BE Financial Fitness Contest

Winner #7 Theodore & Darlene Mathis

account. He needs to terminate his plan of spending $100 a month to buy savings bonds, which take 18 years to mature, and instead add that money to their cash reserve.

  • Establish an education fund. The couple should take the remaining $500 and open up an education IRA. Teddy III has about $1,000 in cash gifts that is sitting in a regular bank savings account earning minuscule interest. The Mathises need to invest that money in a high-yielding growth mutual fund.
  • Boost their retirement income. At the rate they are going, the Mathises won’t have enough to retire at age 52. They need to push back retirement to age 60 in hopes of working more comfortably on having a seven-figure nest egg. They should start saving an additional $100 each in their 401(k) plans. (Darlene already contributes $200 per pay period; Theodore won’t be eligible again until January 2001, because of the hardship withdrawal.) Over time, they should increase their contributions until they max out their plans. (The current amount allowable is $10,500.)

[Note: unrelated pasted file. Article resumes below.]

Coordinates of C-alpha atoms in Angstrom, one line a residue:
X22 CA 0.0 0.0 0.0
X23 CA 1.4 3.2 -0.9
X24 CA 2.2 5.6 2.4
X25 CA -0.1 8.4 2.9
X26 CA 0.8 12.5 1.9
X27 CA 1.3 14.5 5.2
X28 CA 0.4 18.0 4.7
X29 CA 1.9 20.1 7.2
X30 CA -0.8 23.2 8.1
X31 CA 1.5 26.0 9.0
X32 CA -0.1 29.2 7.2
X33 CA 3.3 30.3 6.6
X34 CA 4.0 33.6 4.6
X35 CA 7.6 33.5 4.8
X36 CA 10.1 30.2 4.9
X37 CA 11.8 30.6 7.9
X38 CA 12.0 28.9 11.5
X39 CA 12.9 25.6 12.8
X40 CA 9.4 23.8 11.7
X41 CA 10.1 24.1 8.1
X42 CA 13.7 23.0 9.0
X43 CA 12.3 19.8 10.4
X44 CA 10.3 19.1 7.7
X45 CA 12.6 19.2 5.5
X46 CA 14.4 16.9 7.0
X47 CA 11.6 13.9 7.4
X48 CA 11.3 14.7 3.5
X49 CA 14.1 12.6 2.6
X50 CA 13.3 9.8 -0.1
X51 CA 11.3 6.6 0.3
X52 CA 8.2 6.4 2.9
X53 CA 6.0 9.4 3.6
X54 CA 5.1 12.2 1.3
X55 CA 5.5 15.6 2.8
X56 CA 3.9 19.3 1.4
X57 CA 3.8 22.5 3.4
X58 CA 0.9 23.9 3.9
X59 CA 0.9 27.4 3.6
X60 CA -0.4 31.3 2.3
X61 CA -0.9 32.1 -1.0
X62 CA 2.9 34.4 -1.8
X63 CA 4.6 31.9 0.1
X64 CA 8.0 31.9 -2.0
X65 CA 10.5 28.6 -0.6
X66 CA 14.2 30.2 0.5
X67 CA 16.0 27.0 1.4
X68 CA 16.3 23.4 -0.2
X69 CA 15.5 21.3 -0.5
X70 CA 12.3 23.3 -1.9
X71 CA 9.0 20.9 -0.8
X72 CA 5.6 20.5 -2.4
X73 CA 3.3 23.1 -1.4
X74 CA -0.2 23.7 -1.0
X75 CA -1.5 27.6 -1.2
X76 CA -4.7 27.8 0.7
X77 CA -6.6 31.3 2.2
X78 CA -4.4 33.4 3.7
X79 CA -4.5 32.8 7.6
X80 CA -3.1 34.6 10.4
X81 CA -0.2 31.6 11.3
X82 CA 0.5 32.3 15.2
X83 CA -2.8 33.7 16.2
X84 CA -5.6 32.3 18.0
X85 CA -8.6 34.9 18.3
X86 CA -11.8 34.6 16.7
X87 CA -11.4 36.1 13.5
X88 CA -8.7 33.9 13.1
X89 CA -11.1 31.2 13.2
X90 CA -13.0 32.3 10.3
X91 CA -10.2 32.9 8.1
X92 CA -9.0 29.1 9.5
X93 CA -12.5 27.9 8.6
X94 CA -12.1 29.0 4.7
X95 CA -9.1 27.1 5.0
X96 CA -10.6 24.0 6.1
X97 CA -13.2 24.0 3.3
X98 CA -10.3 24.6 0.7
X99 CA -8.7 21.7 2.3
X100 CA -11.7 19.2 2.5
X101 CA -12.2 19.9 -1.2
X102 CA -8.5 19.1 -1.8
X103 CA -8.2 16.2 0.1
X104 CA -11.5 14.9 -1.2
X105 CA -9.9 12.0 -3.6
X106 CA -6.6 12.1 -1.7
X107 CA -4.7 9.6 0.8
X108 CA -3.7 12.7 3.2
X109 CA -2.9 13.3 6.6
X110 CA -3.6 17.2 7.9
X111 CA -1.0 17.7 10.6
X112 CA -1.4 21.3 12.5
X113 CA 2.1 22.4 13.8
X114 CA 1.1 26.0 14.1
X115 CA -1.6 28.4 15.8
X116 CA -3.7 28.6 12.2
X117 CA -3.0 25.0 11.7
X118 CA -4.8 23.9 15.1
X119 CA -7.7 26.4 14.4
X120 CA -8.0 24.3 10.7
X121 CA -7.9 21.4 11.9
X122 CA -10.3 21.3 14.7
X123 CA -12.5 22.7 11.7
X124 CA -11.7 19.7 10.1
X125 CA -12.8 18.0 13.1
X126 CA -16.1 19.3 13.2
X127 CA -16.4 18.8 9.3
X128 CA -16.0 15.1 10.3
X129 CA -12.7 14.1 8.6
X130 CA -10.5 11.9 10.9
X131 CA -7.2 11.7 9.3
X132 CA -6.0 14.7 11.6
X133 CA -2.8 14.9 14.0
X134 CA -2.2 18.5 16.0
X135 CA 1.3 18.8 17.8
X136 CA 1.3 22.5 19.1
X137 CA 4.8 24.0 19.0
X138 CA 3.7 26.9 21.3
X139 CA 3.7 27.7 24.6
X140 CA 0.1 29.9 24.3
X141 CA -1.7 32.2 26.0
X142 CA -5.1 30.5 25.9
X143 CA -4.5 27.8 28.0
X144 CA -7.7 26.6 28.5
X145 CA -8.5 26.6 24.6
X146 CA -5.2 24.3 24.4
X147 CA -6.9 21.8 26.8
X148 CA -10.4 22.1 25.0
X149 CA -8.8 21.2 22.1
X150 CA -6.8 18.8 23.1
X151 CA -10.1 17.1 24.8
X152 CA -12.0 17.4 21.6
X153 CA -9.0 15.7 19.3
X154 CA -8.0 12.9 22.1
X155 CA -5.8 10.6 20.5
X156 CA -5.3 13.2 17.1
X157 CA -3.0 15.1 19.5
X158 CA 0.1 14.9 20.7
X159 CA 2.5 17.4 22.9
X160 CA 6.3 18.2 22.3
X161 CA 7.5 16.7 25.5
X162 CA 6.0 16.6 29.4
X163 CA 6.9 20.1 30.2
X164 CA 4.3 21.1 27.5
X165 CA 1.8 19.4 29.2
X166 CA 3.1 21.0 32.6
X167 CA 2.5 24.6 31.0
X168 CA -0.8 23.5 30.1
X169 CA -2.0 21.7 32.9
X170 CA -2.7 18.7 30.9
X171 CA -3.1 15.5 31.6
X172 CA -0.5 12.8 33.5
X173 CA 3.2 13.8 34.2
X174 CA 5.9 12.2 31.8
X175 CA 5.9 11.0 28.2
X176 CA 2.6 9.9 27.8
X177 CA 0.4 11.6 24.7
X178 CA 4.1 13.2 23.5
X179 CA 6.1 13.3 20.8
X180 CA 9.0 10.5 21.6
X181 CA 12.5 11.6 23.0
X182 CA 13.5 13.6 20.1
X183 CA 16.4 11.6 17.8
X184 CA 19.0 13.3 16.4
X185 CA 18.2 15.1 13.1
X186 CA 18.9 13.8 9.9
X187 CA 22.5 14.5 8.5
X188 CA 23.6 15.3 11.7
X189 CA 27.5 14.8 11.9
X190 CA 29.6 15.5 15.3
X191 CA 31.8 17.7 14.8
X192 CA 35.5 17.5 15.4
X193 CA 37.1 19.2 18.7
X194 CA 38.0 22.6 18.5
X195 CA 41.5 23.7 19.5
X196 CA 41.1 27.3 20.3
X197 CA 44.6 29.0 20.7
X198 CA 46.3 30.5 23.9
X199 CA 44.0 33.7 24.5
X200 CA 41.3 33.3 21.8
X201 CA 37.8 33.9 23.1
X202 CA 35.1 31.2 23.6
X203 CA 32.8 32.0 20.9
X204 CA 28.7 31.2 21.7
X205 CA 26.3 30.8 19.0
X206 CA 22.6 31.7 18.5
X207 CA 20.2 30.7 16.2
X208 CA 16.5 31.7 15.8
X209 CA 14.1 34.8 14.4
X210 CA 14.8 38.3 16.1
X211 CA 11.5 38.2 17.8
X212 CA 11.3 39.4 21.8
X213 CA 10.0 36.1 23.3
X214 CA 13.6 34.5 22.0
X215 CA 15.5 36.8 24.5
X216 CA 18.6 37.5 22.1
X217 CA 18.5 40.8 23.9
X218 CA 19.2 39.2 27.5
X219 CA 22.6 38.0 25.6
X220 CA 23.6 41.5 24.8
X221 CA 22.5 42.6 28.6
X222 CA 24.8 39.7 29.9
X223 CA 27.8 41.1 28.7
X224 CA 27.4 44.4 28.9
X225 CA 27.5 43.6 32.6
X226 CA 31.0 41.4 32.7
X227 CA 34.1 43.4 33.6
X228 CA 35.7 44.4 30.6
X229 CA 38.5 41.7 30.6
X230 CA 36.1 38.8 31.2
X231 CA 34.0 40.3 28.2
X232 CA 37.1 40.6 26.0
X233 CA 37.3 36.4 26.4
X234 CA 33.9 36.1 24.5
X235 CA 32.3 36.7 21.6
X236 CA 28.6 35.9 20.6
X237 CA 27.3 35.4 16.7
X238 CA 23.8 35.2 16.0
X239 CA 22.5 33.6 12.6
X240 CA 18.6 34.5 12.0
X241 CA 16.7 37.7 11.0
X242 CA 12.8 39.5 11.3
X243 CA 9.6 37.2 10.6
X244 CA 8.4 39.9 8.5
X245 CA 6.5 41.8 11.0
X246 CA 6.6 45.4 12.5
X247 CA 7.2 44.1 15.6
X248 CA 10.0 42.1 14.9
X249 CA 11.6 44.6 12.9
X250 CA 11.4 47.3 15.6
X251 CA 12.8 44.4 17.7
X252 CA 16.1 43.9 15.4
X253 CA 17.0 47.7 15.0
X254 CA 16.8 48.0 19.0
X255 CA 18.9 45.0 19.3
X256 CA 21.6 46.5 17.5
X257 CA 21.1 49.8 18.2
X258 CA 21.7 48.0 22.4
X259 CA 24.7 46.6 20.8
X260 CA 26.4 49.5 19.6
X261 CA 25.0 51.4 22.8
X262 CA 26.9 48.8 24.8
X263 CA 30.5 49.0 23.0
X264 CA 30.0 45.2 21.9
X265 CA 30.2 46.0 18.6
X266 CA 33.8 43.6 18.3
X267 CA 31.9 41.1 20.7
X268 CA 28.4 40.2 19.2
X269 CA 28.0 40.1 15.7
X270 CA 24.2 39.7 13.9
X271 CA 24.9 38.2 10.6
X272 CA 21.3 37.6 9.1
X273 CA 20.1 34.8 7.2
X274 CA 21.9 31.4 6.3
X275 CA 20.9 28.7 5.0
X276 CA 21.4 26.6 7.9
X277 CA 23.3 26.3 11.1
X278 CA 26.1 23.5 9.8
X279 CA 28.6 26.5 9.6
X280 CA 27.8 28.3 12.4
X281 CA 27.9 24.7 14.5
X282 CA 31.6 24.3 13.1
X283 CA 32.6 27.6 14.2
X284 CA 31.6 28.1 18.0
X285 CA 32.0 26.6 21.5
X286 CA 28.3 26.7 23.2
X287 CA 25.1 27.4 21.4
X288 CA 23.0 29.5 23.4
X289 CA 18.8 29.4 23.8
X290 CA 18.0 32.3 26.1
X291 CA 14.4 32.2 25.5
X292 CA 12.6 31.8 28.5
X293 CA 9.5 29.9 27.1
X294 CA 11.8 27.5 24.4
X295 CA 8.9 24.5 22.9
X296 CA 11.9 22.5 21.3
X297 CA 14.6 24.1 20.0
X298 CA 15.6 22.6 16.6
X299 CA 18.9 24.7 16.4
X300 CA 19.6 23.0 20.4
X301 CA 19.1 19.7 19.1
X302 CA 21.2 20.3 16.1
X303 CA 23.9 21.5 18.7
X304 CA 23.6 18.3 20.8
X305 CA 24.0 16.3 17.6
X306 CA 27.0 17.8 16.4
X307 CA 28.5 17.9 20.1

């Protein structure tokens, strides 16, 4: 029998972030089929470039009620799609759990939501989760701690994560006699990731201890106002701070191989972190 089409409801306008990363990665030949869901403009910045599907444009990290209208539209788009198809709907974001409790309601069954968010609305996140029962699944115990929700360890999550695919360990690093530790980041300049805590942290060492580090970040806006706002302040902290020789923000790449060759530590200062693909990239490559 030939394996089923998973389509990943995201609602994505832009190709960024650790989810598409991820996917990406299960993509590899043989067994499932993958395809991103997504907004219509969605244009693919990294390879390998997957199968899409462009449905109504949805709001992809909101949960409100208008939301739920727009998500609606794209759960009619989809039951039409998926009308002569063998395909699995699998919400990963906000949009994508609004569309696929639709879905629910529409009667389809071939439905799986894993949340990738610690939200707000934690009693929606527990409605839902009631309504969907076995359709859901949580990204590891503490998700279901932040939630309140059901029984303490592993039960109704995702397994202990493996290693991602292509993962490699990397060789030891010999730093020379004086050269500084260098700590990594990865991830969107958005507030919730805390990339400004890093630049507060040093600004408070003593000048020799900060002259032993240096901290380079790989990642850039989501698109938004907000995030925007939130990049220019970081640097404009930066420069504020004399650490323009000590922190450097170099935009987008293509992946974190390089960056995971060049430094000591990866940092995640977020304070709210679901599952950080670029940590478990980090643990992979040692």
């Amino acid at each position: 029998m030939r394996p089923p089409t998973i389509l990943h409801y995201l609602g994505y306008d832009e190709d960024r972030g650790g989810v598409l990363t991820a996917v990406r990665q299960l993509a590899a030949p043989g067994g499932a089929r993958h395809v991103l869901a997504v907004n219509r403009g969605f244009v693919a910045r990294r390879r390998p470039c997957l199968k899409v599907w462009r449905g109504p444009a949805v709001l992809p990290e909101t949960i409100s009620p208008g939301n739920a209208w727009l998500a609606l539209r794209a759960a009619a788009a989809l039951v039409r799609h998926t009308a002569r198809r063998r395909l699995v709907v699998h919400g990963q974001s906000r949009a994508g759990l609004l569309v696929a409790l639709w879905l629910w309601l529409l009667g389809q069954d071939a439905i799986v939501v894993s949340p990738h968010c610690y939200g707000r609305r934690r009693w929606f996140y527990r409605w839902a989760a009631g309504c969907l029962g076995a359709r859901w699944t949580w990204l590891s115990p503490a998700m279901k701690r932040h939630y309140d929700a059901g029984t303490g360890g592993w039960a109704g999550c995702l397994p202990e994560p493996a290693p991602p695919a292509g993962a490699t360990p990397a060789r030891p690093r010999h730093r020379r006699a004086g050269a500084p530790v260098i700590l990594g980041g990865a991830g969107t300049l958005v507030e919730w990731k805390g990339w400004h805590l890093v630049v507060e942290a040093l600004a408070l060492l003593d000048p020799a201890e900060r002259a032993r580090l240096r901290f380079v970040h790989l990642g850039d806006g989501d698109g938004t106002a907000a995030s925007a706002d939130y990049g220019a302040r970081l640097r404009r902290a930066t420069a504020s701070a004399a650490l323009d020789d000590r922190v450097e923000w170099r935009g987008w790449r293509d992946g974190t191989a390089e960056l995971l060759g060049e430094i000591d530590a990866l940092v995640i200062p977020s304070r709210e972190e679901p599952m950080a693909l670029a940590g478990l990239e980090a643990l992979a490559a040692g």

• Purchase more life insurance. He needs additional life insurance. If one spouse dies prematurely, Medearis says, you want to have enough coverage to wipe out all debt and replace the missing income. He needs to get a permanent life policy worth $250,000 for risk management purposes.
  • Adjust their W4’s to get an additional $400 in take-home pay. They get back about $5,000 a year in income taxes. The money that is sitting with the IRS for a year is not gaining any interest.
  • Theodore and Darlene Mathis Jr.
    Household Income $82,000
    Checking $375
    Savings $1,000
    Bonds $750
    401(k) $20,500
    Home (equity) $135,000
    Other $72,000 (e.g., jewelry, cars, etc. )
    TOTAL $229,625

    First mortgage $99,600
    Second mortgage $32,100
    Car loans $28,000
    Credit cards (combined) $5,050
    Personal loan $5,500
    Consolidation loan 2,500

    TOTAL $172,750

    NET WORTH $56,875

    Pages: 1 2